Conclusions

The accuracy of most of the data elements included in this study was very good. However, some of the data elements audited need to be strengthened and these issues will be addressed by the BORN Data Quality Team through their work to improve data definitions, enhance training for data entry personnel and review data element revisions and changes through the enhancement process. This study contributes valuable information that will help to improve the quality of BORN data, increasing trust and use of the data to facilitate quality improvement, patient care, and research.

Availability of data and materials

The data analyzed during this study is held securely at the prescribed registry BORN Ontario. Data sharing regulations prevent this data from being made available publicly due to the personal health information in the datasets. Enquiries regarding BORN data must be directed to BORN Ontario (Science@BORNOntario.ca).

Abbreviations

BMI:

Body Mass Index

BORN:

Better Outcomes Registry & Network Ontario

CHEO:

Children’s Hospital of Eastern Ontario

CIHI:

Canadian Institute for Health Information

ICC:

Intra-class Correlation Coefficient

REDCap:

Research Electronic Data Capture

References

  1. 1.

    Statistics Canada. Number of births, Canada, province and territories; 2018. https://www150.statcan.gc.ca/n1/pub/91-209-x/2018001/article/54956-eng.htm . 12-12-2018. Ref Type: Electronic Citation

    Google Scholar 

  2. 2.

    Fell DB, Sprague AE, Liu N, Yasseen AS, Smith G, Walker M. H1N1 influenza vaccination during pregnancy and fetal and neonatal outcomes. Am J Public Health. 2012;102:e33–40.

    PubMed  PubMed Central  Article  Google Scholar 

  3. 3.

    Gaudet L, Tu X, Fell D, El-Chaar D, Wen SW, Walker M. The effect of maternal class III obesity on neonatal outcomes: a retrospective matched cohort study. J Matern Fetal Neonatal Med. 2012;25:2281–6.

    PubMed  Article  PubMed Central  Google Scholar 

  4. 4.

    Dunn S, Sprague AE, Fell DB, Dy J, Harrold J, Lamontagne B, et al. The use of a quality indicator to reduce elective repeat cesarean section for low-risk women before 39 weeks’ gestation: the eastern Ontario experience. J Obstet Gynecol Canada. 2013;35:306–16.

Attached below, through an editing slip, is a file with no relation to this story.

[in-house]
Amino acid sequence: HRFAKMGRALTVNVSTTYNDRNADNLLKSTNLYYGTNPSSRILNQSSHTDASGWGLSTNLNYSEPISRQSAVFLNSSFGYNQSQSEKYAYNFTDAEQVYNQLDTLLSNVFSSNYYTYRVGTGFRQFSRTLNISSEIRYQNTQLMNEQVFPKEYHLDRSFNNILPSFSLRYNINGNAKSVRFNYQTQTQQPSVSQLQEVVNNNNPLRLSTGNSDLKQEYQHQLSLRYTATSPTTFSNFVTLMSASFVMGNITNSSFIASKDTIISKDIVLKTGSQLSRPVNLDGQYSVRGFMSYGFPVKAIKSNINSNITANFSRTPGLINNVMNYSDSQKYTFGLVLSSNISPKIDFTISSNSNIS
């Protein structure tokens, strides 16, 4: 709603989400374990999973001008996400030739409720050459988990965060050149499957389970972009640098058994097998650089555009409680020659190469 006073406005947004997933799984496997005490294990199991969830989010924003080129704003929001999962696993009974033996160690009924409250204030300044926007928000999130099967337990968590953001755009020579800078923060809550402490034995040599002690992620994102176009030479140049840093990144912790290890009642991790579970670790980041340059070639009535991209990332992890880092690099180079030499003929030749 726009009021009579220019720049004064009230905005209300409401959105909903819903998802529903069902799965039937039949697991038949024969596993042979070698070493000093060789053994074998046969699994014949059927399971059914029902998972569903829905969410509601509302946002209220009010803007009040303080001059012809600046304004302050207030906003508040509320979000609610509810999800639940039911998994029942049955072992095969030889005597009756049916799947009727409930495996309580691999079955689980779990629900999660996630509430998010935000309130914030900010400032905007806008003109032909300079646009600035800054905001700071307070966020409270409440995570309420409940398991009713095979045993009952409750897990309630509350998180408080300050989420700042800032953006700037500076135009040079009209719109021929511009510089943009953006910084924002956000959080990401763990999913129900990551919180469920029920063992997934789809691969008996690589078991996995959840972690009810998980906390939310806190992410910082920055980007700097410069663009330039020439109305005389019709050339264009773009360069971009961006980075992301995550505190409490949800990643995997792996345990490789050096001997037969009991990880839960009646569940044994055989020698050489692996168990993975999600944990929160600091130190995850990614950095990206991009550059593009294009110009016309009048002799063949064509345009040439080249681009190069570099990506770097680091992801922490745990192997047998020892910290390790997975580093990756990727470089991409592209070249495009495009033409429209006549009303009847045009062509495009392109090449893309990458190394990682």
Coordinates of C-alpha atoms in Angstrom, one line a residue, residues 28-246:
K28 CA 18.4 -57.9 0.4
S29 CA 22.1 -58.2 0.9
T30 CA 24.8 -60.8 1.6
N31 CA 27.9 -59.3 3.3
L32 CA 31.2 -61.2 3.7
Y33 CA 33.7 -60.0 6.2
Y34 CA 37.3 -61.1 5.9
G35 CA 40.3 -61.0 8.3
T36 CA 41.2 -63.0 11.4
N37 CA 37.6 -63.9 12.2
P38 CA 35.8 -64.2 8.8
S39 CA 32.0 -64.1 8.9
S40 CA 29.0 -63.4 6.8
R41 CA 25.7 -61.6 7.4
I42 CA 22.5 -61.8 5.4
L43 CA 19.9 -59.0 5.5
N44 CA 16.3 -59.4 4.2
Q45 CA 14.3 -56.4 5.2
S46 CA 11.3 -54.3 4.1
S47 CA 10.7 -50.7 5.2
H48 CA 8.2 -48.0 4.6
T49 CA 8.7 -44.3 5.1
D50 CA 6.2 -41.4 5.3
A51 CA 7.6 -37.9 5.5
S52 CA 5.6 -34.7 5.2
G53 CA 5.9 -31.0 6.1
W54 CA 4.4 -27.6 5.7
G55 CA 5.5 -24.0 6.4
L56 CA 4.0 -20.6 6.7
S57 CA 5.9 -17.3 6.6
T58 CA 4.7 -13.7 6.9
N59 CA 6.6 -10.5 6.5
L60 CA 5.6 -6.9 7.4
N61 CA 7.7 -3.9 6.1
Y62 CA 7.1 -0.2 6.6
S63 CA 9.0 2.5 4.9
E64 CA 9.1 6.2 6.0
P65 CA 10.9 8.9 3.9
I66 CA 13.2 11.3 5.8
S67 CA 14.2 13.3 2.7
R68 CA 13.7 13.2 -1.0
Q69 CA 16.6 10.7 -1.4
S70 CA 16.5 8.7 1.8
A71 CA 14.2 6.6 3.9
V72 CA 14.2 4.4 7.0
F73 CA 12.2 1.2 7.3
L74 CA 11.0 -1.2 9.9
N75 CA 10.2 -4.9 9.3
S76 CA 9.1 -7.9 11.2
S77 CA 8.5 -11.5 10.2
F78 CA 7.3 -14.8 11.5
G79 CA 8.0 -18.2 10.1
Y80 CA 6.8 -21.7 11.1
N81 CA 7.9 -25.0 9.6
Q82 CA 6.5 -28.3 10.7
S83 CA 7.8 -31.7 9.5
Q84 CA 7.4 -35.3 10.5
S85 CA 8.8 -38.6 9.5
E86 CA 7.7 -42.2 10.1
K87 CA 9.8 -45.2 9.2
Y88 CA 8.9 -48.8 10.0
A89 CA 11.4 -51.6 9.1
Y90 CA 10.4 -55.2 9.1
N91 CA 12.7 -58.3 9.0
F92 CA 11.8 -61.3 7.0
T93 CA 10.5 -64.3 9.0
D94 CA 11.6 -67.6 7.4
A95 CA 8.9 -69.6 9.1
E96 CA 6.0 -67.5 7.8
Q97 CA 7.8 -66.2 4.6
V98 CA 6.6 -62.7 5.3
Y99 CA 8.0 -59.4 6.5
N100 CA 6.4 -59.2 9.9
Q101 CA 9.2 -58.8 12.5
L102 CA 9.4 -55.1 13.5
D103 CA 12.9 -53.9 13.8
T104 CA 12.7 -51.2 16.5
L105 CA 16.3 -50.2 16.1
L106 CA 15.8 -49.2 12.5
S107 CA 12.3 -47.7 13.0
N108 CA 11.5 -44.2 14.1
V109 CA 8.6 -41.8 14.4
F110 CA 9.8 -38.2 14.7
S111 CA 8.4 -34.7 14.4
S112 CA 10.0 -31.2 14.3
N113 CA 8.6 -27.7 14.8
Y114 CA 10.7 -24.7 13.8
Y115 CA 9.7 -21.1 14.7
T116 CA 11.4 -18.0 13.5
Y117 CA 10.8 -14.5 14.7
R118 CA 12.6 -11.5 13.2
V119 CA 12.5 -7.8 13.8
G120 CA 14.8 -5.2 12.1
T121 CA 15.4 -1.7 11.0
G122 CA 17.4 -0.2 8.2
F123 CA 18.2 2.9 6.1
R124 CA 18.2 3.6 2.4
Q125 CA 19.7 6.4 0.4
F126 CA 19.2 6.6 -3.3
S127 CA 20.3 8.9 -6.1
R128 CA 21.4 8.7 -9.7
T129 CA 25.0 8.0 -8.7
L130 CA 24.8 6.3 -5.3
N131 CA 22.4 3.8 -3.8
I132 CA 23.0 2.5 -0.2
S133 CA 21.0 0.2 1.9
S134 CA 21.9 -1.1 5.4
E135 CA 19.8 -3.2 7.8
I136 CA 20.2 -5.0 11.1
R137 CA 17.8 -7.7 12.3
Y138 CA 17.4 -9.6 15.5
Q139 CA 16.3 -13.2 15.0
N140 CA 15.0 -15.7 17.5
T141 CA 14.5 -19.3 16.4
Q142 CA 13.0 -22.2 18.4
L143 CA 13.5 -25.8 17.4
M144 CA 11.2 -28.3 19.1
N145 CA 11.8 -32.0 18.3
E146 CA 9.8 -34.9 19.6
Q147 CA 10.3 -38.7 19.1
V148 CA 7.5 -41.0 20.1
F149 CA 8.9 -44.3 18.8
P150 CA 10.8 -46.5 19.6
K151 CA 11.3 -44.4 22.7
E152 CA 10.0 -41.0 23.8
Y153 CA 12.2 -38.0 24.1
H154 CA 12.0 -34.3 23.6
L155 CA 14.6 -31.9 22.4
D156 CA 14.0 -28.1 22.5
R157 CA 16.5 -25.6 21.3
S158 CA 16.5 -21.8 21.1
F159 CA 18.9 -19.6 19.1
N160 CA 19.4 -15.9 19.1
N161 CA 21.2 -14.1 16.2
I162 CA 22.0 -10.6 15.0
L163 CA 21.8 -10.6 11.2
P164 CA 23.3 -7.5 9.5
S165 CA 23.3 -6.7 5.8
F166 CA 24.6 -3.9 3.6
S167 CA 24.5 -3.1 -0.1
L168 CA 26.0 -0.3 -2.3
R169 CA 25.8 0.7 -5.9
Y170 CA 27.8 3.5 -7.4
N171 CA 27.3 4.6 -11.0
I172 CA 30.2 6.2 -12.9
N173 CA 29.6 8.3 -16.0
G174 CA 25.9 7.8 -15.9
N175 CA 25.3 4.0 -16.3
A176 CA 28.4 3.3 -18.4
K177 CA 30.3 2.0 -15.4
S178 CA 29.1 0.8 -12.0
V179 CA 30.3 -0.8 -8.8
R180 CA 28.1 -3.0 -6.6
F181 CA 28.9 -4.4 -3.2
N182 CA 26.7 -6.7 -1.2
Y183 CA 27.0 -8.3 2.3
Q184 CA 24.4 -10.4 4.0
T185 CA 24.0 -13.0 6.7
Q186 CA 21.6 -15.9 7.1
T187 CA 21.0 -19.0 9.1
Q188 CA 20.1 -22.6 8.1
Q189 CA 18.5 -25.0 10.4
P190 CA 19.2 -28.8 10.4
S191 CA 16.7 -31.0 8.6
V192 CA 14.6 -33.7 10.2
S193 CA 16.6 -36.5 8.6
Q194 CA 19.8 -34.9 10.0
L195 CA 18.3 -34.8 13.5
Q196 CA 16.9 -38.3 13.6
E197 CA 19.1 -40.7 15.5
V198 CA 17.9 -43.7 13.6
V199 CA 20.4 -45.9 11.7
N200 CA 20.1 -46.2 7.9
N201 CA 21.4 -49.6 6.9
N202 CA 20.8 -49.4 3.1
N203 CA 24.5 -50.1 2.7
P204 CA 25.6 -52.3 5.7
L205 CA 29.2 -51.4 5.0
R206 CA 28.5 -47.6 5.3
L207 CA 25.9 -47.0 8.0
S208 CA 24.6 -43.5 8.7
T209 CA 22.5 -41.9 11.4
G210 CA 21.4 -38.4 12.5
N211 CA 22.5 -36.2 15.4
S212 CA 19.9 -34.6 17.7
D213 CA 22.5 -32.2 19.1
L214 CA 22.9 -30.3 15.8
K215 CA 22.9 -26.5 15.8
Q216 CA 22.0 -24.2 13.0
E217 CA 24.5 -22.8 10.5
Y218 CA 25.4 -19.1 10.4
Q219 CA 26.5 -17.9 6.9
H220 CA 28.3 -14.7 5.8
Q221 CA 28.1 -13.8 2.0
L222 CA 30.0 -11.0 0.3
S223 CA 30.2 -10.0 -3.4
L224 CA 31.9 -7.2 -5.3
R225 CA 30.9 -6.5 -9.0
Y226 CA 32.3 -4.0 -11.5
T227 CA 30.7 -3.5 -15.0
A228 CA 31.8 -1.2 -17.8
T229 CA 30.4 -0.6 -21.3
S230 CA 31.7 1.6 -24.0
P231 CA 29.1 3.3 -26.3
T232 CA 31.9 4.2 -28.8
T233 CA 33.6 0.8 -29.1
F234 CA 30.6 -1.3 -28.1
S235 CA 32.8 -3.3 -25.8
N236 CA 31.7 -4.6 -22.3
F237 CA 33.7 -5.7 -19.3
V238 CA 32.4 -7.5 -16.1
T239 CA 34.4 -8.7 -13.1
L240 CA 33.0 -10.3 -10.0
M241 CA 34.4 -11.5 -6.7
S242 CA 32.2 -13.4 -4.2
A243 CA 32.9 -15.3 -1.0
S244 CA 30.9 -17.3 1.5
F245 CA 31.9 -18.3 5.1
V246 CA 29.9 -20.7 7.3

Article  Google Scholar 

  5. 5.

    Sprague AE, Dunn S, Fell D, Harrold J, Kelly S, Walker M. Measuring quality in maternal-newborn care: developing a clinical dashboard. J Obstet Gynecol Canada. 2013;35:29–38.

    Article  Google Scholar 

  6. 6.

    Weiss D, Dunn S, Sprague AE, Fell DB, Grimshaw J, Darling E, et al. Effect of a population-level performance dashboard intervention on maternal-newborn outcomes: an interrupted time series study. BMJ Qual Saf. 2017;2017:1–12.

    Google Scholar 

  7. 7.

    Sprague AE, Sidney D, Darling EK, Van Wagner V, Soderstrom B, Rogers J, et al. Outcomes for the first year of Ontario's birth Centre demonstration project. J Midwifery Women’s Health. 2018;63:532–40.

    Article  Google Scholar 

  8. 8.

    Reszel J, Sidney D, Peterson WE, Darling EK, Van Wagner V, Soderstrom B, et al. The integration of Ontario birth Centres into existing maternal newborn services - care provider experiences. J Midwifery Women’s Health. 2018;63:541–9.

    Article  Google Scholar 

  9. 9.

    Longo C, Harrold J, Dunn S, Smith GN. Elective repeat cesarean section in low risk women - economic evaluation comparing births before versus after 39 weeks gestation in Ontario, Canada. J Obstet Gynaecol Can. 2018;40:1600–7.

    PubMed  Article  PubMed Central  Google Scholar 

  10. 10.

    Lanes A, Dougan S, Fell D, Huang T, Sprague AE, Johnson M, et al. Comparing maternal serum screening markers among IVG and spontaneous conceptions in Ontario through registry data. J Obstet Gynaecol Can. 2018;40:1608–17.

    PubMed  Article  PubMed Central  Google Scholar 

  11. 11.

    Weiss D, Fell DB, Sprague AE, Walker MC, Dunn S, Reszel J, et al. Effect of implementation of the MOREOB program on adverse maternal and neonatal birth outcomes in Ontario, Canada: a retrospective cohort study. BMC Pregnancy Childbirth. 2019;19:1.

    Article  Google Scholar 

  12. 12.

    Reszel J, Dunn S, Sprague AE, Graham ID, Grimshaw JM, Peterson WE, et al. Use of a maternal newborn audit and feedback system in Ontario: a collective case study. BMJ Qual Saf. 2019;28:635–44.

    PubMed  PubMed Central  Article  Google Scholar 

  13. 13.